Bradycardia involves having a heart rate of less than 60 beats per minute, decreasing blood and oxygen flow to your brain, according to the American Heart Association. Your age and physical condition determine whether this rate is good for you, with physically active individuals typically having resting heart rates less than 60 and elderly or inactive individuals being prone to health concerns. Exercise for the treatment of bradycardia concentrates on improving your heart fitness level by increasing your heart rate for an extended period of time. Check with your doctor first.
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Treat walking as cardiovascular exercise for the treatment of bradycardia. Walking provides the most effective exercise for improving heart health due to its ease, low dropout rate and simplicity, according to the American Heart Association. Walking provides a low-impact endurance workout that strengthens your heart, lungs and circulatory system, according to the National Institute of Aging. Start out walking at a comfortable pace for 10 minutes to get your body used to moving. Set a goal of walking 150 minutes weekly at a moderately-brisk pace to receive the most cardiovascular benefits. Increase your time in five-minute increments to avoid overdoing it. When walking at a moderately-brisk level, the inability to carry on a conversation is a sign of overdoing it. Remember to wear well-fitted shoes and drink plenty of water to keep your body properly hydrated. Get your exercise by joining walking groups, walking indoors at your local mall or walking by yourself on outdoor pathways.
Enhanced Daily Routines
Exercise for the treatment of bradycardia can fit into your daily routine. Find ways to become more physically active throughout the day by making small changes to improve your heart fitness. The American Heart Association suggests getting off the bus stop a couple stops earlier so you end up walking further to your destination. Increase your daily walking by parking your car farther away from the building entrance. Walk your dog for 30 minutes daily. Instead of taking stairs or elevators, walk to burn more calories and improve your heart health. Take a lunchtime walk instead of sitting in the lunch room. Shoot for a goal of walking 30 minutes or more daily in order to receive as many cardiovascular benefits as possible.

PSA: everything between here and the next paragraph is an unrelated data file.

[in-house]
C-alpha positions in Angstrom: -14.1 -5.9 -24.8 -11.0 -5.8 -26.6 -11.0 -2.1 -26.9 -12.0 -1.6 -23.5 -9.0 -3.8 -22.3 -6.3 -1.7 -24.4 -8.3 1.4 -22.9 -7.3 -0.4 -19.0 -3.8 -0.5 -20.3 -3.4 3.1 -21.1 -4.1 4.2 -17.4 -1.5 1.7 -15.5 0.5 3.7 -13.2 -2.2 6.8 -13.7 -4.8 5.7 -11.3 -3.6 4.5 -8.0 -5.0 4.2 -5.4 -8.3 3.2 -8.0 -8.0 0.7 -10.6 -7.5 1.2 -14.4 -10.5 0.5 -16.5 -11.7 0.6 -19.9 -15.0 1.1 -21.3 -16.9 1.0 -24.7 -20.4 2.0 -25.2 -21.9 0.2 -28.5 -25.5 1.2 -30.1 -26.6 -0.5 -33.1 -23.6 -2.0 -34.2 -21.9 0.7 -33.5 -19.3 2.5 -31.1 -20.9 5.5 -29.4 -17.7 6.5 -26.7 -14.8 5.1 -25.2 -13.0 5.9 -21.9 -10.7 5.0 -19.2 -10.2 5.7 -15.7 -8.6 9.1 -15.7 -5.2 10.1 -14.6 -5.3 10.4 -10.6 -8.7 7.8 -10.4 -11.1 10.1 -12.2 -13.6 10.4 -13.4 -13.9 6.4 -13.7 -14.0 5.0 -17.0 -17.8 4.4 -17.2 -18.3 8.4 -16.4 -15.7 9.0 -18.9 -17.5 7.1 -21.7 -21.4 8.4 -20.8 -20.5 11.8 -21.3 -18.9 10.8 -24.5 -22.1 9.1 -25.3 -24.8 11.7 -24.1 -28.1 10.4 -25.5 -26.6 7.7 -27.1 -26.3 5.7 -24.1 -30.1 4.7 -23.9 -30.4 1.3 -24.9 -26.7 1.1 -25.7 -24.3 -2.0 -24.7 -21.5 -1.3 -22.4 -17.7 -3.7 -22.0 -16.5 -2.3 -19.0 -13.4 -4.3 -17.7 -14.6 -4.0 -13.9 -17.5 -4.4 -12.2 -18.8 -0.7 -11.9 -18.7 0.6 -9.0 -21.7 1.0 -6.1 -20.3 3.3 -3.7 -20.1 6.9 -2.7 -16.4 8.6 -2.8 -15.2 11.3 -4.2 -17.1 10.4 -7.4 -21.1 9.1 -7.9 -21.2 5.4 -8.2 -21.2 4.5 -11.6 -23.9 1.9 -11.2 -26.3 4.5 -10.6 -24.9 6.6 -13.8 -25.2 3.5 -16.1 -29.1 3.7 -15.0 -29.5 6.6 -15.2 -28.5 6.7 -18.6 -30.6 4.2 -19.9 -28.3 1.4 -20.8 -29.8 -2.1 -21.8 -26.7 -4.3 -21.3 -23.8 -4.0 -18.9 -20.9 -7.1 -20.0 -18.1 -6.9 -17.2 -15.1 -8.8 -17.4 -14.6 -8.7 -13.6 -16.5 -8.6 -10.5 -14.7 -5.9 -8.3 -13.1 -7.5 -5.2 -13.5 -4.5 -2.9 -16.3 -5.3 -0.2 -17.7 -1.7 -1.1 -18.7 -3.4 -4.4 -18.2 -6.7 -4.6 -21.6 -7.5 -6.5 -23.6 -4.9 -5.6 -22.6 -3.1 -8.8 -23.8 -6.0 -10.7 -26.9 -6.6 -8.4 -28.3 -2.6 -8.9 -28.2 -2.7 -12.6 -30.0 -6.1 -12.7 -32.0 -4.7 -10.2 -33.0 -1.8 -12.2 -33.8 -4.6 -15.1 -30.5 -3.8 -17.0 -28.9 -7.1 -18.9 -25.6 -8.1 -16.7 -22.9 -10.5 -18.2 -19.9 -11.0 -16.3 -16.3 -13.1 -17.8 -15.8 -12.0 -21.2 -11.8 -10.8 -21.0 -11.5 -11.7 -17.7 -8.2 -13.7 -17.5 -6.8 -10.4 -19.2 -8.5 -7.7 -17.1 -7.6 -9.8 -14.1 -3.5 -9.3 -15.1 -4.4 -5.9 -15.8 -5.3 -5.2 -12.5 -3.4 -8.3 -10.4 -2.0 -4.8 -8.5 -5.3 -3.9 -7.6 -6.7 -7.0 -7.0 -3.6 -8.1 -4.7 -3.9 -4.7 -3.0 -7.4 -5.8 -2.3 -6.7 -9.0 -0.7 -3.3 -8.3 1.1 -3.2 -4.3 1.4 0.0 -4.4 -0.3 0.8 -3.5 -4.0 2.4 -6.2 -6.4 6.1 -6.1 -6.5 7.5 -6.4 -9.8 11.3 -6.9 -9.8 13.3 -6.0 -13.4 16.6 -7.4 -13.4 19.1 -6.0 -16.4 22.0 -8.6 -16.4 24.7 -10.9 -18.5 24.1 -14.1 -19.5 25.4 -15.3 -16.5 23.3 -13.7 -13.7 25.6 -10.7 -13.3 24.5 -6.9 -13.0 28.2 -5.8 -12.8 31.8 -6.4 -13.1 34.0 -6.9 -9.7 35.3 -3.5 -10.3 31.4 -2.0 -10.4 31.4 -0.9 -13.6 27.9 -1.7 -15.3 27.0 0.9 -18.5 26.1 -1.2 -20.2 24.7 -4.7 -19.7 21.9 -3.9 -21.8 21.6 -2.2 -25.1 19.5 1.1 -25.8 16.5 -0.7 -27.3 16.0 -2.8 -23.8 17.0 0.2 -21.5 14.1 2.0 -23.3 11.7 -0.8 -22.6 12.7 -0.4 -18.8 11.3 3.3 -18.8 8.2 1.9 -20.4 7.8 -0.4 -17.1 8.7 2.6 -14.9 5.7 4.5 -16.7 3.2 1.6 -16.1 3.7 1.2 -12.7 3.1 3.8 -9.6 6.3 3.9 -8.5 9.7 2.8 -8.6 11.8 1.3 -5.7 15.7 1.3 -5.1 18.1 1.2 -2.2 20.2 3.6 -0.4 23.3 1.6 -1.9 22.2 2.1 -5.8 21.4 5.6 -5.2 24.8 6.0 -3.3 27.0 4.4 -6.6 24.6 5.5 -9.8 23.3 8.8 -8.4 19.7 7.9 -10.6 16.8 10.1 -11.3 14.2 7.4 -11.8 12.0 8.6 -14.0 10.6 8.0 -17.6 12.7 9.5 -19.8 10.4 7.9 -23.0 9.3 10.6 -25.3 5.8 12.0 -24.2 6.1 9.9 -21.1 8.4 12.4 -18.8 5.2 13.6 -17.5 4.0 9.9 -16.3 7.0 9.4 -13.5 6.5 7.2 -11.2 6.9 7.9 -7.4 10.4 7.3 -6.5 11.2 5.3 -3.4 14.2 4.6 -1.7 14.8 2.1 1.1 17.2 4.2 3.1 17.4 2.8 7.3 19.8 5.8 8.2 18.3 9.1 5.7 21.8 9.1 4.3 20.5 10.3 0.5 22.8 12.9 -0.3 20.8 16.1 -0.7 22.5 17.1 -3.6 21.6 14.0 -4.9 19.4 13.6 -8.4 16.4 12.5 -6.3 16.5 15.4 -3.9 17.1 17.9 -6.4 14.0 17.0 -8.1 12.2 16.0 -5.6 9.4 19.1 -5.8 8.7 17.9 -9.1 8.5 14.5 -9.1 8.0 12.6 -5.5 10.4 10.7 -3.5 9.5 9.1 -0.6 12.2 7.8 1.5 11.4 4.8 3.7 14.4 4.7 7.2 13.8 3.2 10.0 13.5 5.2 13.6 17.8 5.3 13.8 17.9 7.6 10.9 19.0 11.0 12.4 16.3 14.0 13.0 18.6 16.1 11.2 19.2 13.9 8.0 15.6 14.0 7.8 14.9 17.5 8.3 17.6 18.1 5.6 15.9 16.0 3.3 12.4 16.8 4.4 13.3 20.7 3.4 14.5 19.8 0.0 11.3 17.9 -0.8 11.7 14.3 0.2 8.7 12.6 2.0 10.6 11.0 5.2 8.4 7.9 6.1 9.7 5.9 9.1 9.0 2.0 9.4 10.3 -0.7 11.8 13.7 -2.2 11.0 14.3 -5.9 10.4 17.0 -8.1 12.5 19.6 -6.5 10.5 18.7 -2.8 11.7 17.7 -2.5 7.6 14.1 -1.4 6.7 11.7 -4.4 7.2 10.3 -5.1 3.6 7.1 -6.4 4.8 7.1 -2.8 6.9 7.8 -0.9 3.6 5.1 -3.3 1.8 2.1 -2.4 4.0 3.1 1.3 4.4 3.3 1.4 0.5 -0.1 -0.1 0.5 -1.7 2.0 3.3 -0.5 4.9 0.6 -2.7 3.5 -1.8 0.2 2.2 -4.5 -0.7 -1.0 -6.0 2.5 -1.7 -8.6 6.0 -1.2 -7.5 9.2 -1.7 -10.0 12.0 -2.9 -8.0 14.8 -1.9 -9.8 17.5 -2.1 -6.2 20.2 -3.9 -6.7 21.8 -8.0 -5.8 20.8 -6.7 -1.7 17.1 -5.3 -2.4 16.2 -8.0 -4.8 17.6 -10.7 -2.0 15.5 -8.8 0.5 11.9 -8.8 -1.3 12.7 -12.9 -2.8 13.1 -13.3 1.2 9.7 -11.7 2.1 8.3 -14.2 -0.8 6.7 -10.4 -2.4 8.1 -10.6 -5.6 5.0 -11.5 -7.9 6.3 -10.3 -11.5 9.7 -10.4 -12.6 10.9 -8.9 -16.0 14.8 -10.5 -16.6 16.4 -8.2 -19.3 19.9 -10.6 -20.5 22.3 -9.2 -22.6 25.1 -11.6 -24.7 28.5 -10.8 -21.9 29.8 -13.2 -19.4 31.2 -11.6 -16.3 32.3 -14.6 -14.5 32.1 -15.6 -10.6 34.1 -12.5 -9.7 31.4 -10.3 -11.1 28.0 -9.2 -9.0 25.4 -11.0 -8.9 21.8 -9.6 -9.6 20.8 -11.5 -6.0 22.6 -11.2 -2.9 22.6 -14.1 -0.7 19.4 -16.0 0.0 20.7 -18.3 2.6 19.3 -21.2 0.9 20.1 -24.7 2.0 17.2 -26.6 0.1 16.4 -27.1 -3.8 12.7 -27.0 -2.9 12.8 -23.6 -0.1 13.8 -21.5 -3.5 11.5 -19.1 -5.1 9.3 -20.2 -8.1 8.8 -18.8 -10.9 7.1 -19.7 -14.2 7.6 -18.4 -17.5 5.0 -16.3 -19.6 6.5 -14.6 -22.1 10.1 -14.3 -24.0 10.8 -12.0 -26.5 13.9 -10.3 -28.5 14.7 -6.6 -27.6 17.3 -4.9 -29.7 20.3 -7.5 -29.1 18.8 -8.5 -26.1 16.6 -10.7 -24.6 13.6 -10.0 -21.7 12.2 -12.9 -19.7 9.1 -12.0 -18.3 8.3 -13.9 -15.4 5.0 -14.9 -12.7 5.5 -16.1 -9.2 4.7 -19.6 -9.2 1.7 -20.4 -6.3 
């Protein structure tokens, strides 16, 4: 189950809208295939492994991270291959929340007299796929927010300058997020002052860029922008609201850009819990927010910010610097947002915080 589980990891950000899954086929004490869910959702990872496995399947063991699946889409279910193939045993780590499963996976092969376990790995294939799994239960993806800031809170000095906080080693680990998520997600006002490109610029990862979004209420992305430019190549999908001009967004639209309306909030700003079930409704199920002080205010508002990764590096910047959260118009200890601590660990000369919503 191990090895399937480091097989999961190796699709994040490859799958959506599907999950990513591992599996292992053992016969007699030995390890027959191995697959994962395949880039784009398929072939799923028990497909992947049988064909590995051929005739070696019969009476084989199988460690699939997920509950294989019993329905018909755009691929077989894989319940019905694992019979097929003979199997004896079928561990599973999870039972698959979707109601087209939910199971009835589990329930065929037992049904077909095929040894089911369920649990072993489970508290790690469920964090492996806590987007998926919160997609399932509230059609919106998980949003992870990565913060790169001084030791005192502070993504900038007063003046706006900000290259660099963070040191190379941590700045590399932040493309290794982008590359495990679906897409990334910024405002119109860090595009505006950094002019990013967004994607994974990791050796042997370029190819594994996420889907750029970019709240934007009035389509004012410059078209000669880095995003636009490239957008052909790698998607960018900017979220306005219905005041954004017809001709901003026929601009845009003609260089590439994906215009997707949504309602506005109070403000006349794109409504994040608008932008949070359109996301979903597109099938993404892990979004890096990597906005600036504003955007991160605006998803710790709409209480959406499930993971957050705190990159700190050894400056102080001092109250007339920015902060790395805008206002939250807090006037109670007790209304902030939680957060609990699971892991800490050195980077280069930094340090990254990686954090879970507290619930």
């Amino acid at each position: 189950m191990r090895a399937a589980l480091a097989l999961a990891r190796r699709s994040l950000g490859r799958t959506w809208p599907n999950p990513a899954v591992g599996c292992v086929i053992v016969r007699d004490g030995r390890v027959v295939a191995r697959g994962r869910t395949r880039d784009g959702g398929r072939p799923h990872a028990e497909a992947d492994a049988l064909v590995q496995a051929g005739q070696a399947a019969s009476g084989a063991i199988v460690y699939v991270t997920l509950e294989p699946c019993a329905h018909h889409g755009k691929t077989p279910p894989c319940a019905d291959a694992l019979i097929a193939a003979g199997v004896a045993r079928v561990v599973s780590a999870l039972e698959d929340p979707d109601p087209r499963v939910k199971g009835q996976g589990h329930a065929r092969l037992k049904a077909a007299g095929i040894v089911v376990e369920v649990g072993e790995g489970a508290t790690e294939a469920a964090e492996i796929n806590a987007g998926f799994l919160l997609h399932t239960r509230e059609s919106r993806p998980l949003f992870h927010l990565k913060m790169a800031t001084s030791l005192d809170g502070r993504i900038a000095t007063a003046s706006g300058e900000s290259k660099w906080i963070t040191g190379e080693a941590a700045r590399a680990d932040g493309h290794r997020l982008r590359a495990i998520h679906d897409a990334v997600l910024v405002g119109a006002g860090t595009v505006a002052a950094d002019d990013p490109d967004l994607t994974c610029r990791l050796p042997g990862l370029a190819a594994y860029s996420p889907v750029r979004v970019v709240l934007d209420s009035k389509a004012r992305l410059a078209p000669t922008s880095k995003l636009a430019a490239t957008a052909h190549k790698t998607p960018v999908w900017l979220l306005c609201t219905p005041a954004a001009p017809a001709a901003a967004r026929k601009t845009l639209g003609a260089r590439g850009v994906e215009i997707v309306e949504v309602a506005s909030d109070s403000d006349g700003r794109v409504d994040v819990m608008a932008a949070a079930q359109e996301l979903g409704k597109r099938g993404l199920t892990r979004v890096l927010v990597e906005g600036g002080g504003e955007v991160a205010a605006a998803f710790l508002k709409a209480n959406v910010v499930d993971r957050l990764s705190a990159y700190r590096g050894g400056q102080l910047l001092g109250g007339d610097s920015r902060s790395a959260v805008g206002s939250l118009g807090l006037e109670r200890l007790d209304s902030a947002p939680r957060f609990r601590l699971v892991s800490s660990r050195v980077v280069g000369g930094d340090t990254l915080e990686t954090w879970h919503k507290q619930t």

Some individuals with consistent bouts of bradycardia may be unable to exercise on land due to joint ailments, excessive pain or limited mobility. Exercising in water provides an enjoyable and effective alternative. Water's natural buoyancy supports the majority of your body weight, taking pressure off your joints and making movements more fluid and less painful. Start by doing some water walking, according to the Arthritis Foundation. If new to exercising, start out at a low intensity by getting into chest-deep water. If you have been physically active, start out by using shoulder-deep water. While using your normal gait of swinging your arms and placing your feet from heel to forefoot on the pool's floor, walk one pool length. Relax 20 seconds. Walk back to original position. Gradually increase your time in five-minute increments. Remember to drink water to stay hydrated.
Bicycling can be an endurance exercise for the treatment of bradycardia. Start riding a stationary bike indoors by setting the tension to zero and pedaling at a comfortable speed for 10 minutes. When riding outdoors, wear proper attire and start by riding on even pavement for 10 minutes. As you become stronger, increase your duration in five-minute increments while pedaling faster.